International Symposium Examines Links between Nutrition and Economic Development

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YEREVAN, Armenia – The American University of Armenia (AUA) School of Public Health (AUA SPH) hosted a two-day international symposium on May 26-27, 2014 entitled “Nutrition as a Key to Economic Development: The Case for Armenia,” which over 180 health professionals, program planners, and policy makers attended to increase their awareness on malnutrition in Armenia today.

The event was organized and sponsored by the AUA School of Public Health, the Columbia University College of Physicians and Surgeons, the Fund for Armenian Relief (FAR), and World Vision Armenia. The co-sponsors of the event were the Jinishian Memorial Foundation, the Armenian Medical Fund, the American Armenian Health Professionals Organization and the JHM Charitable Foundation. The event had five sessions which covered childhood malnutrition, current assessments in childhood nutrition in Armenia, current nutrition interventions in Armenia, nutrition and non-communicable diseases, nutrition education, training, and capacity, and clinical issues in nutrition.

Dr. Kim Hekimian from the Columbia University Institute of Human Nutrition and AUA School of Public Health opened the International Symposium, introducing the organizers, sponsors, and her colleagues from Columbia University: “With this conference, we hope we will all gain new knowledge that will enrich our understanding of the field and that this knowledge will serve as a catalyst for future initiatives and collaborations in improving nutrition and health of the Armenian population.”

Head of the Mother and Child Health Agency of the Ministry of Health of the Republic of Armenia Dr. Karine Saribekyan offered welcoming remarks on behalf of the Ministry of Health. Associate Dean of the AUA School of Public Health Dr. Varduhi Petrosyan shares, “This symposium was very unique: 1) it was the first one in Armenia, 2) it covered the double burden of both under- and over-nutrition, 3) it emphasized the life-cycle approach to proper nutrition and prevention of non-communicable diseases, and 4) it brought together world known experts from the US and Armenia, health professionals from marzes and Yerevan, and health policy/decision makers.”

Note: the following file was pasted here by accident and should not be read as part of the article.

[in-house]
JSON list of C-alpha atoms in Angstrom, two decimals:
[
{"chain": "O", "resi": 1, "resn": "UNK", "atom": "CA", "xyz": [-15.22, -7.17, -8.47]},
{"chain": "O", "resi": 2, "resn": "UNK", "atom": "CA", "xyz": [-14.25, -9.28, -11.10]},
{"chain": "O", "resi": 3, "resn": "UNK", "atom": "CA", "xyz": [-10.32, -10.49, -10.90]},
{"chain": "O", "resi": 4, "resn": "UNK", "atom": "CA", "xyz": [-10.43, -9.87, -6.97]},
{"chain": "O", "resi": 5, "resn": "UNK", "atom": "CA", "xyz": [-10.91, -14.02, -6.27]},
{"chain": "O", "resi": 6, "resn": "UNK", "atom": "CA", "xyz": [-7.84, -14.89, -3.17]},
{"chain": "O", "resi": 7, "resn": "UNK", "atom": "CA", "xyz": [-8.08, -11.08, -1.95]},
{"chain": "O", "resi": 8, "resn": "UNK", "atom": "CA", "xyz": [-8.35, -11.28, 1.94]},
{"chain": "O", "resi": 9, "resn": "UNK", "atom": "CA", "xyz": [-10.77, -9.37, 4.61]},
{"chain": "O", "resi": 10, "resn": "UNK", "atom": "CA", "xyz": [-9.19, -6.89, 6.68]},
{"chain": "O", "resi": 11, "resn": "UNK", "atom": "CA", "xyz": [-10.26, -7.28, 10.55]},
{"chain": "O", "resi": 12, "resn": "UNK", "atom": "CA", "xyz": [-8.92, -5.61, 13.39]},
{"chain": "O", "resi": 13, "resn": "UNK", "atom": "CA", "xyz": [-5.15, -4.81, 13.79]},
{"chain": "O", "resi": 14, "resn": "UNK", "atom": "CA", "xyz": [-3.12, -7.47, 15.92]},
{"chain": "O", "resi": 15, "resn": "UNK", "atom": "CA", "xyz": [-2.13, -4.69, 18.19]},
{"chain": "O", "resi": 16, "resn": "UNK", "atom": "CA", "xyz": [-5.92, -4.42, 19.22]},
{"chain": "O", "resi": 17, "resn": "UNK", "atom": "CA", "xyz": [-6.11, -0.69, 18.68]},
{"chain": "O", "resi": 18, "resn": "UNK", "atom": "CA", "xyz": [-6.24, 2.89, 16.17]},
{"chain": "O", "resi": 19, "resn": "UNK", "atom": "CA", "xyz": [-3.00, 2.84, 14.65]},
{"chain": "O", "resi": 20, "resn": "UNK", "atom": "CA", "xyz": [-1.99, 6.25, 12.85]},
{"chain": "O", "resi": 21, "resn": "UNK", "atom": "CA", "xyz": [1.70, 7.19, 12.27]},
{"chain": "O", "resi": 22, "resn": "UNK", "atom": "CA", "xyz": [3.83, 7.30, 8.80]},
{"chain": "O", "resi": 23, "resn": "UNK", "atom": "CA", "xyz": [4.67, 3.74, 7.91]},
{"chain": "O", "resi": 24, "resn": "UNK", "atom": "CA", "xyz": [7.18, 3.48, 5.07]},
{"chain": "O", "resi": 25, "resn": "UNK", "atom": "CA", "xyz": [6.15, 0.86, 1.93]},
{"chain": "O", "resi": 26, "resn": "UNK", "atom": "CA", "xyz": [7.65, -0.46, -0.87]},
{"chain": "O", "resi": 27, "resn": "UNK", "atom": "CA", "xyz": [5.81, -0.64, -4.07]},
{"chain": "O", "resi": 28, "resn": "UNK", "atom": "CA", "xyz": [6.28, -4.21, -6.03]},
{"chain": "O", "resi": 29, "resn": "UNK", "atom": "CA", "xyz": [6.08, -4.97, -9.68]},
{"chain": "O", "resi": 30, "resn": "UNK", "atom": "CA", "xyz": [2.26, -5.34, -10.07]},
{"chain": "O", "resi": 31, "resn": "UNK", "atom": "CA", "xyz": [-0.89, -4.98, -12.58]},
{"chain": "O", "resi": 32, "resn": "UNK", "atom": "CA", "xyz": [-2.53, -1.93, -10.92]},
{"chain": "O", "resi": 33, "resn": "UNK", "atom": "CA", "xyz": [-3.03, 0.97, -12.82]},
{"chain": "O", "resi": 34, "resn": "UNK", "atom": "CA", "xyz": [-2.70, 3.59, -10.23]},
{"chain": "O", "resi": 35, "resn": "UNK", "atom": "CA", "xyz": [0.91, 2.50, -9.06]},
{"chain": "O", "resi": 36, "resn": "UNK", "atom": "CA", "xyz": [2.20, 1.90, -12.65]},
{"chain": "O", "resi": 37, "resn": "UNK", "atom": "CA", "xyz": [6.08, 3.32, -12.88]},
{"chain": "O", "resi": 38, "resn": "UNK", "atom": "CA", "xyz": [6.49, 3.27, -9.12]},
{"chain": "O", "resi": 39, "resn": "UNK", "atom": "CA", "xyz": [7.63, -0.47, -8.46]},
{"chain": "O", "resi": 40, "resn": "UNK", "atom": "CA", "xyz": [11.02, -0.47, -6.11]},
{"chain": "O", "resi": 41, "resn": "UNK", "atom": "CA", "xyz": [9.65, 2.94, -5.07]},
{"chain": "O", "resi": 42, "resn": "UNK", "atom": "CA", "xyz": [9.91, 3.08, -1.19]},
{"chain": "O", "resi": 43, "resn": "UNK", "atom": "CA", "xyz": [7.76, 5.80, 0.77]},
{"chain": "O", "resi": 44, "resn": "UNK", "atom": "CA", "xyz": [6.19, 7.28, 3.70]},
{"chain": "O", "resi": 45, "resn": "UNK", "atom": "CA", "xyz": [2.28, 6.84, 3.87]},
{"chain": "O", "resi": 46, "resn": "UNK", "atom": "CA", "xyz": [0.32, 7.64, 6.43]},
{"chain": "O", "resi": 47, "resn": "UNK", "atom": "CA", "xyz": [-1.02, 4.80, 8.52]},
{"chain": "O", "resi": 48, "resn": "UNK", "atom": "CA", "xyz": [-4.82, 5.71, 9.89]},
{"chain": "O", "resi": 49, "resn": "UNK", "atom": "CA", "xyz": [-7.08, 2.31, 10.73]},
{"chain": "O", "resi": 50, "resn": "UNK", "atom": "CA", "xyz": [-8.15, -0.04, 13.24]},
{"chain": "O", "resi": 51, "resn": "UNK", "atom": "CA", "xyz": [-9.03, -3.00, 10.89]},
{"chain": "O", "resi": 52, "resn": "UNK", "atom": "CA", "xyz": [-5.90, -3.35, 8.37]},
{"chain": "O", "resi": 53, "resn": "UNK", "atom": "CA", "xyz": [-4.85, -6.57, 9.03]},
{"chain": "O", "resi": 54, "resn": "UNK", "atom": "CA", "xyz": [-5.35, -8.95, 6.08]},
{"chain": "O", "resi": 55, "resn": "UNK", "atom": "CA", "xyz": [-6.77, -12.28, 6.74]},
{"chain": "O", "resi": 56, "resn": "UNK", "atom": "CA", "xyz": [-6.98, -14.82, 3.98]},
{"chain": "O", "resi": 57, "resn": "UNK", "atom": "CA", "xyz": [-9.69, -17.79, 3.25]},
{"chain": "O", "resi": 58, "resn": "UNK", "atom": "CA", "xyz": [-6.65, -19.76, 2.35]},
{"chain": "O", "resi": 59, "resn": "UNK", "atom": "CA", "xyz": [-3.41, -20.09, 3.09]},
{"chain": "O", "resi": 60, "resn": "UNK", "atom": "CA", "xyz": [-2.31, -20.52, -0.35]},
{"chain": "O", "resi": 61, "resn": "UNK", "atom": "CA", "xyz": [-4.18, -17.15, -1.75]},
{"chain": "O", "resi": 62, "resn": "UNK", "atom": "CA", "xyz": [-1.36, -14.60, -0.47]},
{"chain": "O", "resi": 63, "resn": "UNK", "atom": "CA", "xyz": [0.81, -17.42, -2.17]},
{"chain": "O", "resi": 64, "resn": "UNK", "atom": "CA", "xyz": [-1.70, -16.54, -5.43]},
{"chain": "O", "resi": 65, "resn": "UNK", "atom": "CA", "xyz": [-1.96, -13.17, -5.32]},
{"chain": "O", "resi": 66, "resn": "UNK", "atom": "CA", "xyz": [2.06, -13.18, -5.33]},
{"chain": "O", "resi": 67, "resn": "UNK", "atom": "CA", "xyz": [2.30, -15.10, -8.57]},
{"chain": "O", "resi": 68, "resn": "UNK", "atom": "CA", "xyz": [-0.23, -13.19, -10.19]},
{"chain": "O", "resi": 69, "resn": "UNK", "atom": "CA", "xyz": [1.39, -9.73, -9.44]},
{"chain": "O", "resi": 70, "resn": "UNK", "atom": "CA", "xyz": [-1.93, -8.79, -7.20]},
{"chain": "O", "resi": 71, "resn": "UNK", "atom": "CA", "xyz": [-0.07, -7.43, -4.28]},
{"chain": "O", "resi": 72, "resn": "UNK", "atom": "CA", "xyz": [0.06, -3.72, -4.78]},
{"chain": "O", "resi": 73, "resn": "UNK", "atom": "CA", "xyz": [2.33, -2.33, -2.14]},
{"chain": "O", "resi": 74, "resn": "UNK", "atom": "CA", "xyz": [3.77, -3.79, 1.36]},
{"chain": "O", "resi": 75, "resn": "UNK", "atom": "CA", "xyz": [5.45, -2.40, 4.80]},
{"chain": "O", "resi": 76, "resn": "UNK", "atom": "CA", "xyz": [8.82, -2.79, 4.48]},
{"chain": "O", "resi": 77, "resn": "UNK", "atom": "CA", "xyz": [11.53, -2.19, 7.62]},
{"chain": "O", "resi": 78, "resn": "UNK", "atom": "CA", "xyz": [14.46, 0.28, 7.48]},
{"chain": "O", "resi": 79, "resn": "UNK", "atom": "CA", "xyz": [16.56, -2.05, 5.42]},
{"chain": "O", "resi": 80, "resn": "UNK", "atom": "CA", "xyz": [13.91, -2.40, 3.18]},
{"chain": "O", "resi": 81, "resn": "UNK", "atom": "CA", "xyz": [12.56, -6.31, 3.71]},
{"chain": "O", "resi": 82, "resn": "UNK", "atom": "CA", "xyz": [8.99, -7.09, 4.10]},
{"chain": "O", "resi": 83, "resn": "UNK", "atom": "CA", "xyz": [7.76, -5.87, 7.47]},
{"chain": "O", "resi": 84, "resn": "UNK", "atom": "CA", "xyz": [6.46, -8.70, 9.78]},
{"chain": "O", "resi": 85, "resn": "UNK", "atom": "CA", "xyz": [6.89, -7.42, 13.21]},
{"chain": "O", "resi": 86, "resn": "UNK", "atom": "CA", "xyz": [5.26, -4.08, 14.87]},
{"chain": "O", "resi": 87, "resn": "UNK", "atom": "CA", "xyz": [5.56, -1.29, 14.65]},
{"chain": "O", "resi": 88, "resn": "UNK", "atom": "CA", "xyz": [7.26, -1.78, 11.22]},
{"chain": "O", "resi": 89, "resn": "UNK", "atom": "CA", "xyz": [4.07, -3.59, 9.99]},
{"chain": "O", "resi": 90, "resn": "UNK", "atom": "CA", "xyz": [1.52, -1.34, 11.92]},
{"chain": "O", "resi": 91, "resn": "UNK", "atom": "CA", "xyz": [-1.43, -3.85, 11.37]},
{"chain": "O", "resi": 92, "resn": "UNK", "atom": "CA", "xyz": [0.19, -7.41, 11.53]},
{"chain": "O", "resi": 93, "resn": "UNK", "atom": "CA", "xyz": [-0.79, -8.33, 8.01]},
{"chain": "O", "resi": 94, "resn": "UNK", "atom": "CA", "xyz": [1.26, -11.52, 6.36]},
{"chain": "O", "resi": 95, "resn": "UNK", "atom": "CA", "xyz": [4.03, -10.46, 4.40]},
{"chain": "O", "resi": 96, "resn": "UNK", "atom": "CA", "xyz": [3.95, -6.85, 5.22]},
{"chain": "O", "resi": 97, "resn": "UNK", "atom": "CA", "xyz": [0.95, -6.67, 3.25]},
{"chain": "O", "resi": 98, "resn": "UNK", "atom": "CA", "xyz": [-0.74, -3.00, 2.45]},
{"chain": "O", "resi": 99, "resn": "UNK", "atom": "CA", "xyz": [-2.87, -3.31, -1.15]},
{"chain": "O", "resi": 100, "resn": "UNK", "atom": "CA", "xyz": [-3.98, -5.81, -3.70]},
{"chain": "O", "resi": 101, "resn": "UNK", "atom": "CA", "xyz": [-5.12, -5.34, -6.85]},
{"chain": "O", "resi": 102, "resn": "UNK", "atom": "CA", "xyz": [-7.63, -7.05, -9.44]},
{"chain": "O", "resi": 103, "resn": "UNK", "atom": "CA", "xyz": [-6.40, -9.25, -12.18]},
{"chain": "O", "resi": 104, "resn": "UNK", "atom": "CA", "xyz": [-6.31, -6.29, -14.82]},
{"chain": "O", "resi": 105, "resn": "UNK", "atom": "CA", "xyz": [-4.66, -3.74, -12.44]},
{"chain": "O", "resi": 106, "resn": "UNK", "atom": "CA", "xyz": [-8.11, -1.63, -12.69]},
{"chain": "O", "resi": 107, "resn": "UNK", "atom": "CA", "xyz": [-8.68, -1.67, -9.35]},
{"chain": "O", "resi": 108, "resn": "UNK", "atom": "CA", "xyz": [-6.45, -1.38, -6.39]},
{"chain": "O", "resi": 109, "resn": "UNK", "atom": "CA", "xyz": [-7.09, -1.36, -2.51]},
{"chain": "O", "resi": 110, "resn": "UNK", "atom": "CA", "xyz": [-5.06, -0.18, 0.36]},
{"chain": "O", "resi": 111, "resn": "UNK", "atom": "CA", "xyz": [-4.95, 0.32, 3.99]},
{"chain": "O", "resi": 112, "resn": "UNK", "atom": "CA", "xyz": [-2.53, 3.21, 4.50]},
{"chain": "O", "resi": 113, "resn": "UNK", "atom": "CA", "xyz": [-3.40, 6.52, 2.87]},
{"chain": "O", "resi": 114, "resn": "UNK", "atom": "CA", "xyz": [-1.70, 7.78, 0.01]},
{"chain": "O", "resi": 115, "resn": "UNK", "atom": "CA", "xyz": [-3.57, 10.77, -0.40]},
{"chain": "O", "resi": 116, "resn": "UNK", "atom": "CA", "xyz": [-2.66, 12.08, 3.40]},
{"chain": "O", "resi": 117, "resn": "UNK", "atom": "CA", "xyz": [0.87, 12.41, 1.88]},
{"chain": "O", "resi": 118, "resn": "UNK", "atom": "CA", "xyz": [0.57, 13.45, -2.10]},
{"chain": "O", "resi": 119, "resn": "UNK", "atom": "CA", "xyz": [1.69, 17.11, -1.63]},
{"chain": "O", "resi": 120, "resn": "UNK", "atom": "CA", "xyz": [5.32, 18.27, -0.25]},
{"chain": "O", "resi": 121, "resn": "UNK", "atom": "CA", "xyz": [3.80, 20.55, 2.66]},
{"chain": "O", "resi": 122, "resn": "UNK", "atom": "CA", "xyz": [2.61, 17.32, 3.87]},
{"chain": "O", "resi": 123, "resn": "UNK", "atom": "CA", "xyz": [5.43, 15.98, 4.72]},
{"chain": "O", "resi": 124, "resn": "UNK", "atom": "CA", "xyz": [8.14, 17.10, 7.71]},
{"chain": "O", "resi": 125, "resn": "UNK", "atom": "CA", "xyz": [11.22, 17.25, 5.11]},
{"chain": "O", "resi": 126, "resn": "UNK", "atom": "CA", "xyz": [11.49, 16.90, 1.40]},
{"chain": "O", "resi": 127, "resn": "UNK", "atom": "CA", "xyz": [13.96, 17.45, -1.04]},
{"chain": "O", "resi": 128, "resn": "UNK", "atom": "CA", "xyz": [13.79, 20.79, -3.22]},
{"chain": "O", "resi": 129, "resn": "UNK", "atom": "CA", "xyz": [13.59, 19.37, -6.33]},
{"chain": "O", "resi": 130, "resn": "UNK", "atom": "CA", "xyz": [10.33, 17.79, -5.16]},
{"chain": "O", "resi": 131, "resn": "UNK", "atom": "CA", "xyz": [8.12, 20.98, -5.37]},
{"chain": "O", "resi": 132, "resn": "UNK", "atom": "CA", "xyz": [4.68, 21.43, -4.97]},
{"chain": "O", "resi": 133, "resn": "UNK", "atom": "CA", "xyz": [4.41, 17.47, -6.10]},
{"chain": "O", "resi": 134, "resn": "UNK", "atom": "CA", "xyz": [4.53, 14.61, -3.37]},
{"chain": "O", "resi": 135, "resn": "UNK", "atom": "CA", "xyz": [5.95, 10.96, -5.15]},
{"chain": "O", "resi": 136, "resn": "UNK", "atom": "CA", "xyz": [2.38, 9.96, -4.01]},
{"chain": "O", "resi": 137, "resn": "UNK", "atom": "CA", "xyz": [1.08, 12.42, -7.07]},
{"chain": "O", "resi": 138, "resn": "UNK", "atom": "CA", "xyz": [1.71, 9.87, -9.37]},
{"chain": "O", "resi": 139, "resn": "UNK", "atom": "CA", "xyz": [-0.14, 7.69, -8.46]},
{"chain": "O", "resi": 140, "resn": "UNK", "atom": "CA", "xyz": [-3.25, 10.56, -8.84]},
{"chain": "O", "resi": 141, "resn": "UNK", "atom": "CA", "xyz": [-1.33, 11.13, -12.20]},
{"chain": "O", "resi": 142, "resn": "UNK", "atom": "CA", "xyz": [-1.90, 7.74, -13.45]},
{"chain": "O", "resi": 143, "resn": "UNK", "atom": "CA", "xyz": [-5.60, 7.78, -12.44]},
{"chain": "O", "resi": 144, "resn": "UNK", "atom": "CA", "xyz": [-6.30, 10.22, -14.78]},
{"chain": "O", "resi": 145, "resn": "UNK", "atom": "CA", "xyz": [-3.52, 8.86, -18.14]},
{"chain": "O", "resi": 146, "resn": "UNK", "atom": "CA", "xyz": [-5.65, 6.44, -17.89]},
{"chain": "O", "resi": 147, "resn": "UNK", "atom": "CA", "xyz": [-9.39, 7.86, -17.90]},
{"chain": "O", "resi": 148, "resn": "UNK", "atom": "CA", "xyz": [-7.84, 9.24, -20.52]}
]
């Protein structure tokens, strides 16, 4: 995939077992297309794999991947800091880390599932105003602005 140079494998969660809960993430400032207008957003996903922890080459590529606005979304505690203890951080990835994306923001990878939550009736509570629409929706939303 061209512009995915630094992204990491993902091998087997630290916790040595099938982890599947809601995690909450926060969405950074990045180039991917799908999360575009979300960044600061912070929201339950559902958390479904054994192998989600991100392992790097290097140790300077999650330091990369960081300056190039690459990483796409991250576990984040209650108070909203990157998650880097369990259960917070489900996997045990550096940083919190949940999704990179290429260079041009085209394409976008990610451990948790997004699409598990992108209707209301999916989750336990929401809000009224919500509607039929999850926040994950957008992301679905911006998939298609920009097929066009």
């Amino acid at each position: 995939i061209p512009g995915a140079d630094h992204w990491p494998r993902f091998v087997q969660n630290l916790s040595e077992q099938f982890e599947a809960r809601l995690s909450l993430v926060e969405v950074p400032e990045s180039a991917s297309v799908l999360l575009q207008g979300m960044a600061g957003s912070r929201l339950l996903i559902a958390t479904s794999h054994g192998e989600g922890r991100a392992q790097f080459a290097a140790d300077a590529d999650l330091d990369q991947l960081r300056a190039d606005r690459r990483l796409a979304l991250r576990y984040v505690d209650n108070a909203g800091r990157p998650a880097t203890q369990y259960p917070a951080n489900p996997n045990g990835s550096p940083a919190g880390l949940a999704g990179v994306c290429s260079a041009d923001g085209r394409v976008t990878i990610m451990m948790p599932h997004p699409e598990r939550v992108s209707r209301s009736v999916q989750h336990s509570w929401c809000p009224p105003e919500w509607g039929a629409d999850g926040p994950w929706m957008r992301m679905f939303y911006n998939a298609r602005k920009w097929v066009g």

Attendees of the event learned about the current status of the “double burden” of malnutrition globally and in Armenia, the causes and consequences of under- and over- nutrition in Armenia, nutrition-specific and nutrition-sensitive policies and interventions relevant to Armenia’s present situation, the role of nutrition and lifestyle in communicable and non-communicable diseases, gaps in surveillance, data, training, and other areas to be addressed in further initiatives, and recommendations for interventions, capacity-building, and inter-sectoral partnerships for a nutrition action plan for Armenia. The presentations and videos from the symposium are available here.

After the close of the conference, the AUA School of Public Health hosted a Nutrition Stakeholders meeting, where nutrition-related program planners, policy makers, and researchers in Armenia gathered to plan future initiatives, including the creation of a Nutrition Advisory Council.

The AUA School of Public Health works actively to improve the health of the populace and health services in Armenia and the region through interdisciplinary education and development of public health professionals and others to be leaders in public health, health services research and evaluation, and health care delivery and management.


The international symposium was organized by AUA SPH, the Columbia University College of Physicians and Surgeons, the Fund for Armenian Relief (FAR), and World Vision Armenia.


AUA’s Alex & Marie Manoogian Hall was filled for the event, which addressed the issues of under-nutrition and over-nutrition that afflict Armenia today.


Dr. Kim Hekimian of Columbia University and AUA welcomes symposium attendees.


The symposium also included a press conference, which aimed at promoting awareness of Armenia’s current status in terms of nutrition and how to address the issues that Armenia faces today.

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